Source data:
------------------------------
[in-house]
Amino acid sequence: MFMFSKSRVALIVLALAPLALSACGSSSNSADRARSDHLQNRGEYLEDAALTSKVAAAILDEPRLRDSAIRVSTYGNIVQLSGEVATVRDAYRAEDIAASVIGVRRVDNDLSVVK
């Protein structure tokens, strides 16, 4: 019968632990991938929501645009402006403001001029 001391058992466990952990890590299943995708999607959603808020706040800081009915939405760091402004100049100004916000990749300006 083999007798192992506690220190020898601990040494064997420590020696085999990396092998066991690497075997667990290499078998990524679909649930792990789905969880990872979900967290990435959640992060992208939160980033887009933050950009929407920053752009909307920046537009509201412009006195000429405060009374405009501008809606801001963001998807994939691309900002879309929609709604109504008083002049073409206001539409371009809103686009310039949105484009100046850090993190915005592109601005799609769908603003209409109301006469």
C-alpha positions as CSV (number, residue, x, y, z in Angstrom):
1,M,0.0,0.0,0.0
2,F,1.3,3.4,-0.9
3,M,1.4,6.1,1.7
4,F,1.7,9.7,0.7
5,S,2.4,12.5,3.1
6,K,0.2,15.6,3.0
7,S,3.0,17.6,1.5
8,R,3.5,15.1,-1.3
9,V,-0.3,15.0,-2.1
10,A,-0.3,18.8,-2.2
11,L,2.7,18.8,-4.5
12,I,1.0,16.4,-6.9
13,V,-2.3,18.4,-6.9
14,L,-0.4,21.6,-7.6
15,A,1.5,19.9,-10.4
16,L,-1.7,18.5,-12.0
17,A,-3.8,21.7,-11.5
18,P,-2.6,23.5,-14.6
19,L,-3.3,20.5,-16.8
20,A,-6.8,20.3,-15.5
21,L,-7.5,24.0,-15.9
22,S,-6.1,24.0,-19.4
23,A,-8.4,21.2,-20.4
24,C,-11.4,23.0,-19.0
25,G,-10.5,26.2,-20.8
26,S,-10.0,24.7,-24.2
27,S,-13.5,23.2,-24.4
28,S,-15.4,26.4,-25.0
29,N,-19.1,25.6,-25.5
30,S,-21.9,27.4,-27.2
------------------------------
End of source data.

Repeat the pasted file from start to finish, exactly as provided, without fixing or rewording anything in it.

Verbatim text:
[in-house]
Amino acid sequence: MFMFSKSRVALIVLALAPLALSACGSSSNSADRARSDHLQNRGEYLEDAALTSKVAAAILDEPRLRDSAIRVSTYGNIVQLSGEVATVRDAYRAEDIAASVIGVRRVDNDLSVVK
């Protein structure tokens, strides 16, 4: 019968632990991938929501645009402006403001001029 001391058992466990952990890590299943995708999607959603808020706040800081009915939405760091402004100049100004916000990749300006 083999007798192992506690220190020898601990040494064997420590020696085999990396092998066991690497075997667990290499078998990524679909649930792990789905969880990872979900967290990435959640992060992208939160980033887009933050950009929407920053752009909307920046537009509201412009006195000429405060009374405009501008809606801001963001998807994939691309900002879309929609709604109504008083002049073409206001539409371009809103686009310039949105484009100046850090993190915005592109601005799609769908603003209409109301006469």
C-alpha positions as CSV (number, residue, x, y, z in Angstrom):
1,M,0.0,0.0,0.0
2,F,1.3,3.4,-0.9
3,M,1.4,6.1,1.7
4,F,1.7,9.7,0.7
5,S,2.4,12.5,3.1
6,K,0.2,15.6,3.0
7,S,3.0,17.6,1.5
8,R,3.5,15.1,-1.3
9,V,-0.3,15.0,-2.1
10,A,-0.3,18.8,-2.2
11,L,2.7,18.8,-4.5
12,I,1.0,16.4,-6.9
13,V,-2.3,18.4,-6.9
14,L,-0.4,21.6,-7.6
15,A,1.5,19.9,-10.4
16,L,-1.7,18.5,-12.0
17,A,-3.8,21.7,-11.5
18,P,-2.6,23.5,-14.6
19,L,-3.3,20.5,-16.8
20,A,-6.8,20.3,-15.5
21,L,-7.5,24.0,-15.9
22,S,-6.1,24.0,-19.4
23,A,-8.4,21.2,-20.4
24,C,-11.4,23.0,-19.0
25,G,-10.5,26.2,-20.8
26,S,-10.0,24.7,-24.2
27,S,-13.5,23.2,-24.4
28,S,-15.4,26.4,-25.0
29,N,-19.1,25.6,-25.5
30,S,-21.9,27.4,-27.2